Give Your Orchid Plant A Rest!
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Many terrestrial orchids undergo a long dormant season when their pseudobulbs or tubers wait underground until conditions favorable for growth return. The season may be unfavorable because it is too hot or too cold, but it is nearly always dry.
Similarly the epiphytic orchids with pseudobulbs and succulent leaves are structurally adapted to withstand a period of drought. This often coincides with lower temperatures. Except for the species which grow in swamps or in equatorial or cloud forests, where some rain falls in every month, orchids need to dry out and ‘rest‘ at some stage during their normal growth cycle.
In cultivation this is very important. It is of no use; and indeed may be harmful, to continue to give water and fertilizer to dormant plants. At best it will only produce weak growths that do not flower. The resting period may only be a few weeks. In the Indian Dendrobium species, for example, the resting period is recognizable at its start by the withering of leaves, and at its end by the development of new shoots. As soon as a new pseudobulb begins to grow, plants should be watered freely again; in the resting season either no water is required or only enough to prevent excessive shriveling of the pseudobulbs.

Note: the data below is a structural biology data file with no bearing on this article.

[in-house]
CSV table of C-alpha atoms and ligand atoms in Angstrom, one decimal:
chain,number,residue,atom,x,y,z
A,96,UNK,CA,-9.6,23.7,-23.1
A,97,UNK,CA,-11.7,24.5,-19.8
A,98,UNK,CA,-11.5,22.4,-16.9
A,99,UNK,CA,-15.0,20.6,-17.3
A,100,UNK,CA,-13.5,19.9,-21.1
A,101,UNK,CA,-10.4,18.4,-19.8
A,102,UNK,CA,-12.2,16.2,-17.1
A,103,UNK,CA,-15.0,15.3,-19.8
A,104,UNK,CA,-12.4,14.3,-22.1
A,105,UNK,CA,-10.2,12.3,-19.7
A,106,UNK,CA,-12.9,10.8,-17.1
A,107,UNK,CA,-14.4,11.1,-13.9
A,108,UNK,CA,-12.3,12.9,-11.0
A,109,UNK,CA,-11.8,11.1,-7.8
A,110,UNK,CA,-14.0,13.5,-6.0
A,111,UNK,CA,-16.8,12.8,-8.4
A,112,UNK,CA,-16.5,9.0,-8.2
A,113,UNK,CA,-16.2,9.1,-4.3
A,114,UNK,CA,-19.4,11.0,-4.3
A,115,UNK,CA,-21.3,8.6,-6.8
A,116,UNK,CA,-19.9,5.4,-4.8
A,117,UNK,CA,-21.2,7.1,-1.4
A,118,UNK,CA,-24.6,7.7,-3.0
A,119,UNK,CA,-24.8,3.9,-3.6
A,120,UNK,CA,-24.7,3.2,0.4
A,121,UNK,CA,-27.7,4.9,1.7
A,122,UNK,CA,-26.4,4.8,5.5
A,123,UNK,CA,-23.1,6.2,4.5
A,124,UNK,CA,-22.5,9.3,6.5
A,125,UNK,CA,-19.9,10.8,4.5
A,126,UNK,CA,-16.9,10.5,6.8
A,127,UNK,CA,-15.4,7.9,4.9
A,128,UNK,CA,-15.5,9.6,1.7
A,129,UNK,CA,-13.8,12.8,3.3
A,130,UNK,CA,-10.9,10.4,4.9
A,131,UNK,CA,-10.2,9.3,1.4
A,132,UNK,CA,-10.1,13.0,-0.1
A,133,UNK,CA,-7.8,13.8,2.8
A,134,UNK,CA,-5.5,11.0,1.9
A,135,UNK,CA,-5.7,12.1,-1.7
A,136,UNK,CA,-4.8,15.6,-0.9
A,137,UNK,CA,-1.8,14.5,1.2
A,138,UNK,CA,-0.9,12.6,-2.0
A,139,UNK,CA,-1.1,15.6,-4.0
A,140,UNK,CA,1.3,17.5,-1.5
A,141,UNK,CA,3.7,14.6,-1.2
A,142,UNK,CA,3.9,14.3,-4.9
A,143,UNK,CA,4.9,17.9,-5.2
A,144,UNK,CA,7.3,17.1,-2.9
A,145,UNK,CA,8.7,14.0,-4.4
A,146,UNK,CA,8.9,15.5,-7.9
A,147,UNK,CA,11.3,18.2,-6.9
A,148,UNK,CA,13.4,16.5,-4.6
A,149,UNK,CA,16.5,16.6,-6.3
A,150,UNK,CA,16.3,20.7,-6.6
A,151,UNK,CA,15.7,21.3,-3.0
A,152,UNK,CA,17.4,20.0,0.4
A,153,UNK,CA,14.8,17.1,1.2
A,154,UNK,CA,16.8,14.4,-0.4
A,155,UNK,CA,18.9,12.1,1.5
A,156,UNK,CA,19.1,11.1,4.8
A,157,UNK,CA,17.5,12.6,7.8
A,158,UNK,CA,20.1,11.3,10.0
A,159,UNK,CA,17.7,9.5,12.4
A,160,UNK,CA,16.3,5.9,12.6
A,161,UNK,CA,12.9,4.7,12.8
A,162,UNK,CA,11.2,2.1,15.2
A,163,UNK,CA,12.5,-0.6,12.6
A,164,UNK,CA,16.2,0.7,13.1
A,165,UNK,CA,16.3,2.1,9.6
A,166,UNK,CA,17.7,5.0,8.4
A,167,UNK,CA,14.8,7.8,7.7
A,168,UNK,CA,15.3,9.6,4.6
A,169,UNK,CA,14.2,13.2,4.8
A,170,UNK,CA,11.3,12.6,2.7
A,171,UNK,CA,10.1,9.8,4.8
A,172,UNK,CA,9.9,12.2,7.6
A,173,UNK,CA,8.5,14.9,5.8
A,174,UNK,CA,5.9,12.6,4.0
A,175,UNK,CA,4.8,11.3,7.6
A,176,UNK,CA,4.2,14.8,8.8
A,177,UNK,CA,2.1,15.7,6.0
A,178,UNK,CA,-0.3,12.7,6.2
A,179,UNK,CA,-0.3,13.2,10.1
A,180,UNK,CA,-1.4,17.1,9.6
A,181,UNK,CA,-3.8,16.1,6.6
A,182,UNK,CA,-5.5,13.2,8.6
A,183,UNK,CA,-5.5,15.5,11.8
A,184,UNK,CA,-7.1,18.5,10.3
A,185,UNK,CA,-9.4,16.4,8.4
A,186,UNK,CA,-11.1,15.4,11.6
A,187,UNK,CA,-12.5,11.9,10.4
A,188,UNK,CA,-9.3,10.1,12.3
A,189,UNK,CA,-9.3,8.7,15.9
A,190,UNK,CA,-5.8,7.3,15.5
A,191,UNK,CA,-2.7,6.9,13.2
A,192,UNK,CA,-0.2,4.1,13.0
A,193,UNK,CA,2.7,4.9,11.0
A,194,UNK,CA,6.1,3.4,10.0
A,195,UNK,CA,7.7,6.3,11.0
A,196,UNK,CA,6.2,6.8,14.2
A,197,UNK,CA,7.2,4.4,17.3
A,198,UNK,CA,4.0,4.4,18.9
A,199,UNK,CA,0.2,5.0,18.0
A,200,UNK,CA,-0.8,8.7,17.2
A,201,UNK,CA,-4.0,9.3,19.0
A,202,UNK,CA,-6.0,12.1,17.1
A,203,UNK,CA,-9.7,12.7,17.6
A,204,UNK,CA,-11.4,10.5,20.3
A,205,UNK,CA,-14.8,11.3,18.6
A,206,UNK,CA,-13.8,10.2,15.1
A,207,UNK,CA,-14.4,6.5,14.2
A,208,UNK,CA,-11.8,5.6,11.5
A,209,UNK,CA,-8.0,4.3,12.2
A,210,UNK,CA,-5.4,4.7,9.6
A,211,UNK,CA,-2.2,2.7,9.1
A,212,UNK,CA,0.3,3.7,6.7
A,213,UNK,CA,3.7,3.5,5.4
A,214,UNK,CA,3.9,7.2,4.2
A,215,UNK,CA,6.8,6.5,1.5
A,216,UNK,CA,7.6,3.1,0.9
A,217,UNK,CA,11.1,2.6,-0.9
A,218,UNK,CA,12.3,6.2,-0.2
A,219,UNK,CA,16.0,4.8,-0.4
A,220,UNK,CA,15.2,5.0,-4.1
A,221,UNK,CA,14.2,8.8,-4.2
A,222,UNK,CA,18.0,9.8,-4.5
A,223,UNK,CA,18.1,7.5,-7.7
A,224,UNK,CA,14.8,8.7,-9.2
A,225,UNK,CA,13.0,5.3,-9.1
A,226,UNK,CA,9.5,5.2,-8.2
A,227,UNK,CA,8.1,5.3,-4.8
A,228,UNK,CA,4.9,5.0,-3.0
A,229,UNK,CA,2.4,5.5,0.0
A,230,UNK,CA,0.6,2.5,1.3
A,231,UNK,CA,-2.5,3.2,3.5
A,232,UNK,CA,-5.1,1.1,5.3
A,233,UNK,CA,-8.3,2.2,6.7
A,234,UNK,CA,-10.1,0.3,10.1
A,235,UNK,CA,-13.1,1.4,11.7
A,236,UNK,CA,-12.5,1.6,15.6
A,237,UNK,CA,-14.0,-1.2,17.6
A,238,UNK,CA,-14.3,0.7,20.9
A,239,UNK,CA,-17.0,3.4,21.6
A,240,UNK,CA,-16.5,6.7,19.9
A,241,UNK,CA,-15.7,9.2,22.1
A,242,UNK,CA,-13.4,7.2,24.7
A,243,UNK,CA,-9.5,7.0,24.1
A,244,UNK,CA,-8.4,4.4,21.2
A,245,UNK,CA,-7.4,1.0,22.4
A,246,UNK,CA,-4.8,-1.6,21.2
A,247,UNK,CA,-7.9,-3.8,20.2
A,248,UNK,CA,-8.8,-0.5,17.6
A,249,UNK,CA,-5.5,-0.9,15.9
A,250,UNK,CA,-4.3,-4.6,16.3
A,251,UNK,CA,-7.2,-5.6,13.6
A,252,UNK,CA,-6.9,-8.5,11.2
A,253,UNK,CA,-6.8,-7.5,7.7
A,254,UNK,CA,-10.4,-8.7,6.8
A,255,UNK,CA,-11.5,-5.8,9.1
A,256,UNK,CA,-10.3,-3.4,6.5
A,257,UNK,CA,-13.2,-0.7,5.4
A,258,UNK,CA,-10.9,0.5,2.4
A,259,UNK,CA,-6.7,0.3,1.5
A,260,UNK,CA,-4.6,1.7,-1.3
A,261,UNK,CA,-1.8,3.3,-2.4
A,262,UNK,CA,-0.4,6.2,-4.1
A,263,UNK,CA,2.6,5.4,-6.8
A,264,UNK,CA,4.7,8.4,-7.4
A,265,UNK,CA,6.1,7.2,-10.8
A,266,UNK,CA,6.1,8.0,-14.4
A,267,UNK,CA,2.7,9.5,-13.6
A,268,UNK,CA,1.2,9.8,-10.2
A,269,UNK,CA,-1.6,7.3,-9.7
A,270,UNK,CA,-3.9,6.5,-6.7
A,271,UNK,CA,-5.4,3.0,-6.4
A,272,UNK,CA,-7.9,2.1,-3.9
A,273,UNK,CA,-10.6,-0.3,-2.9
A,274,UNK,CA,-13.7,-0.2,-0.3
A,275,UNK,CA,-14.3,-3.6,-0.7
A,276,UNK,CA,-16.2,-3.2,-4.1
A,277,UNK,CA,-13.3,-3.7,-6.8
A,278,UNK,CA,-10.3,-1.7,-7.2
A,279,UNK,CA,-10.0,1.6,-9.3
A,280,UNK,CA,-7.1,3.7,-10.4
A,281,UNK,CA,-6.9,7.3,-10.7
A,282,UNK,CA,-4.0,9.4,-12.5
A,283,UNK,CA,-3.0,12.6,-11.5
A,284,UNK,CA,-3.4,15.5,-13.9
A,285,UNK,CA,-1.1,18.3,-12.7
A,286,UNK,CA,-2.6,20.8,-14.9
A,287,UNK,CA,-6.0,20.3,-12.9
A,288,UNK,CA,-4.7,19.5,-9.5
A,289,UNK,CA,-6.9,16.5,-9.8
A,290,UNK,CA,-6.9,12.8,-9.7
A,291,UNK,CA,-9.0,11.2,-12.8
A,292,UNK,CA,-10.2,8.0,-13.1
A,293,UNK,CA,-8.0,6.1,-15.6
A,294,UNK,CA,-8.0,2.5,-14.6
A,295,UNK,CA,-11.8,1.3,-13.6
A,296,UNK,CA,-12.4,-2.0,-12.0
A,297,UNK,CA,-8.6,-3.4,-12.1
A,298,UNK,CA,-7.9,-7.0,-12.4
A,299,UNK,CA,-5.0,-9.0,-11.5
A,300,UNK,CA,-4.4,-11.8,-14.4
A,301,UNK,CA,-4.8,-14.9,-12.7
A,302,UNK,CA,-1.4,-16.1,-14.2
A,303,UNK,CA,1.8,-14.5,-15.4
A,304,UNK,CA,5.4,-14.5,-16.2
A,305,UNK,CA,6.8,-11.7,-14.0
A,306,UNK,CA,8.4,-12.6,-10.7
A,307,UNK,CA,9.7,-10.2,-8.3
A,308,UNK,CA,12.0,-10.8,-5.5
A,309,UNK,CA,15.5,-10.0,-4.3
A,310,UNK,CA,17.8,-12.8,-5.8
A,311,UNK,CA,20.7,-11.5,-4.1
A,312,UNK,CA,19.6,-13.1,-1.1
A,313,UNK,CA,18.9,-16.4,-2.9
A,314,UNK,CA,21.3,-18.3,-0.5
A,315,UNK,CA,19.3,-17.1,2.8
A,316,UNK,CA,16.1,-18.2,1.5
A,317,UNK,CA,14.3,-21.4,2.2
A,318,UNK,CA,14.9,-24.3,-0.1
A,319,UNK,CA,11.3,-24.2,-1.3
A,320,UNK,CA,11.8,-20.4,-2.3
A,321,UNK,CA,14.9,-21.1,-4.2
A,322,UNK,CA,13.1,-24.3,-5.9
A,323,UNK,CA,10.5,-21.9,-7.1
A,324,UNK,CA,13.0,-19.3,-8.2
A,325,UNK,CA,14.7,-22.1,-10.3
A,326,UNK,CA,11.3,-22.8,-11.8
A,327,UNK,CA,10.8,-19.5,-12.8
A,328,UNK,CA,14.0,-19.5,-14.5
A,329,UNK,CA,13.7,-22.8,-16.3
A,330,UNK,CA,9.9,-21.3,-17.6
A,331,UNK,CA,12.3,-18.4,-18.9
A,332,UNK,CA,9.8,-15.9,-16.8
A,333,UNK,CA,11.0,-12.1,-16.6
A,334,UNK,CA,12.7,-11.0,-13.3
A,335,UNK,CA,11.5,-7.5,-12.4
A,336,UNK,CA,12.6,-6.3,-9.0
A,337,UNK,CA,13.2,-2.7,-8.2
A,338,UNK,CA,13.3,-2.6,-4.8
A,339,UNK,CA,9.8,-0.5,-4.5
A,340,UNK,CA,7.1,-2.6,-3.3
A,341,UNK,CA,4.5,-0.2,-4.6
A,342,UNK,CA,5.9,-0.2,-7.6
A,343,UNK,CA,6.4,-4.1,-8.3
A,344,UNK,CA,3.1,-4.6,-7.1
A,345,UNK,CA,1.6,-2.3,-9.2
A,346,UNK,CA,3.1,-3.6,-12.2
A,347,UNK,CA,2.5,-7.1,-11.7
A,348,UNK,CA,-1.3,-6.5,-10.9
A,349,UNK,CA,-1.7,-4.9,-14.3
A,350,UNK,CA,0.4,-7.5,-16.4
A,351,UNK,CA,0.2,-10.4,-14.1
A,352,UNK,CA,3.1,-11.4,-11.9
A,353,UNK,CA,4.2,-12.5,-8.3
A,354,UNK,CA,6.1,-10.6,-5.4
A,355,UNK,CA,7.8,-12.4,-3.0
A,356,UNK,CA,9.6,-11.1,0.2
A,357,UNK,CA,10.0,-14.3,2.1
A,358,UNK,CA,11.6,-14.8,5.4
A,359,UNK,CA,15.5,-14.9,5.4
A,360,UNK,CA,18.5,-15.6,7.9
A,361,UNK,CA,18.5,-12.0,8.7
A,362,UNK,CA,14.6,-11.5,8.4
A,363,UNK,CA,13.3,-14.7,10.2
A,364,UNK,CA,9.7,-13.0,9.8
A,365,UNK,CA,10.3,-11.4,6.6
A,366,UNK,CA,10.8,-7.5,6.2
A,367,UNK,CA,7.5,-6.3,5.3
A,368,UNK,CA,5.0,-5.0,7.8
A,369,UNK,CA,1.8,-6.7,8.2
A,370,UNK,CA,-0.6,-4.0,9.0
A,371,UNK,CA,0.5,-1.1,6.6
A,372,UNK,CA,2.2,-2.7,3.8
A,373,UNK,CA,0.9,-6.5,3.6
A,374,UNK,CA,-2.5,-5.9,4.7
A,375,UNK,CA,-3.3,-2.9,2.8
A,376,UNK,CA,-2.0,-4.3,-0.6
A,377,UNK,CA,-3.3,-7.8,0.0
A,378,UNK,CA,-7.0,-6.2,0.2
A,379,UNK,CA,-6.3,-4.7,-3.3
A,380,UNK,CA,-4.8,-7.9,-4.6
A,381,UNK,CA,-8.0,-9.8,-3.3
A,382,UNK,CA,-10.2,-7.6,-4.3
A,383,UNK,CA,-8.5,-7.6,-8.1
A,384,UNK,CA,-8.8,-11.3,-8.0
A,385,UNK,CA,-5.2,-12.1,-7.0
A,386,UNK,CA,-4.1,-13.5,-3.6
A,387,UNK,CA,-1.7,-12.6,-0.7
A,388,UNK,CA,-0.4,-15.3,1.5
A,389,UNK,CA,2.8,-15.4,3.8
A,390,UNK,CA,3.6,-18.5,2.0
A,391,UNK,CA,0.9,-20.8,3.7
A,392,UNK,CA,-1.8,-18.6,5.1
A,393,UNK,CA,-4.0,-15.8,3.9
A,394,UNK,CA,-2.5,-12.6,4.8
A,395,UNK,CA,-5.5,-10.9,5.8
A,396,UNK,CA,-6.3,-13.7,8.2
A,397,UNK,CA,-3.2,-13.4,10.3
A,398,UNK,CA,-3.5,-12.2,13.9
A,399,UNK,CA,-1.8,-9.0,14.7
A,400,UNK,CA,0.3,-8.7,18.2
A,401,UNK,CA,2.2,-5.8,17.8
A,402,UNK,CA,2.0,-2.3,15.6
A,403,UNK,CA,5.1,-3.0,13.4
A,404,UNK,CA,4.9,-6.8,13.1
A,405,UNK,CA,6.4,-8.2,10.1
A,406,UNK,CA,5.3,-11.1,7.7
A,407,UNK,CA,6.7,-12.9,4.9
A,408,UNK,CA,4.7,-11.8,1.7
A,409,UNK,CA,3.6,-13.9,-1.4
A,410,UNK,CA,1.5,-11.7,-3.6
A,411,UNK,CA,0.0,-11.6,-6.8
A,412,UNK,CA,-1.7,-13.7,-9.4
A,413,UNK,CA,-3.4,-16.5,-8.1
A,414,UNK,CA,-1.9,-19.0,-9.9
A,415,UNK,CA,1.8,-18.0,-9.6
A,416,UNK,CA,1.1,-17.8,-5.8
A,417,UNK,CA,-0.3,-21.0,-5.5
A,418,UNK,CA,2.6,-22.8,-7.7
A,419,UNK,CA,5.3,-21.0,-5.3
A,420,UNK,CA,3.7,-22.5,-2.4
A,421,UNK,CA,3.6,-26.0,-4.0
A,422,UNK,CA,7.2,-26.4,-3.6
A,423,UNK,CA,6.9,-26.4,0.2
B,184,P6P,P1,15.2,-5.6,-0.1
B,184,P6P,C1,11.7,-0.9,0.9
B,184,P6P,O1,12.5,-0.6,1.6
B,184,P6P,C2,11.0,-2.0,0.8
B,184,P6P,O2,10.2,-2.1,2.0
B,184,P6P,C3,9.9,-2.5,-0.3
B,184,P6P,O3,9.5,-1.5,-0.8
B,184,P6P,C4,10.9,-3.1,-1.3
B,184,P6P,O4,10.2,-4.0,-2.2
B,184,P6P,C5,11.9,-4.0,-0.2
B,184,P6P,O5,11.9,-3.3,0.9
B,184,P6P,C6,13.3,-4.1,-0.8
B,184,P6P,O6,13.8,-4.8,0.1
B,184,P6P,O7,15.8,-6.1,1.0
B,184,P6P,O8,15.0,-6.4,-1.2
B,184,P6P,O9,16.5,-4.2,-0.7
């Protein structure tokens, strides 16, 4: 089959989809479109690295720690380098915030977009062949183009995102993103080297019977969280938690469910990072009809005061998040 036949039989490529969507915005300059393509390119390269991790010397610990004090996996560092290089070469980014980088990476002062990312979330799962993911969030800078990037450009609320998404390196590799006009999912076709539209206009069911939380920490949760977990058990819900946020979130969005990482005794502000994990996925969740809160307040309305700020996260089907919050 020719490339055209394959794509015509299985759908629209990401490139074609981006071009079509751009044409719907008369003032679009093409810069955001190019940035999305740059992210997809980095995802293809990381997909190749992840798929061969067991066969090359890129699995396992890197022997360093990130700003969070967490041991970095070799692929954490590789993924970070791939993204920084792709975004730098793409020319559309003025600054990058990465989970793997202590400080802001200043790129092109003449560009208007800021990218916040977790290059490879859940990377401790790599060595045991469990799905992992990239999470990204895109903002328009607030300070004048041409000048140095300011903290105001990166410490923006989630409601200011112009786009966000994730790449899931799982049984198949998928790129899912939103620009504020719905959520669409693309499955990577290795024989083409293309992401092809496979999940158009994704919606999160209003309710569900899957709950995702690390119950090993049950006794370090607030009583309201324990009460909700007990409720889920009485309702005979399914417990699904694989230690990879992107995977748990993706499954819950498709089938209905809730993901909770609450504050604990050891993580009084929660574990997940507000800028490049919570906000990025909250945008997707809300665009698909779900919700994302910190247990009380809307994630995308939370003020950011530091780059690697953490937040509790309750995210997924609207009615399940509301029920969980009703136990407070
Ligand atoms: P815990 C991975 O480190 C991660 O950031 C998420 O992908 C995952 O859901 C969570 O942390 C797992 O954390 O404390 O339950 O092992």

In many Mexican orchids, especially those at high altitude, the dry season lasts for several of the winter months and plants often flower during this period. The days are short and, with less light and lower temperatures, growth is minimal. Nevertheless, plants must be maintained in a humid environment, particularly at night, or they will become too desiccated. If the leaves begin to fall or pseudobulbs become wrinkled, a little water can safely be given.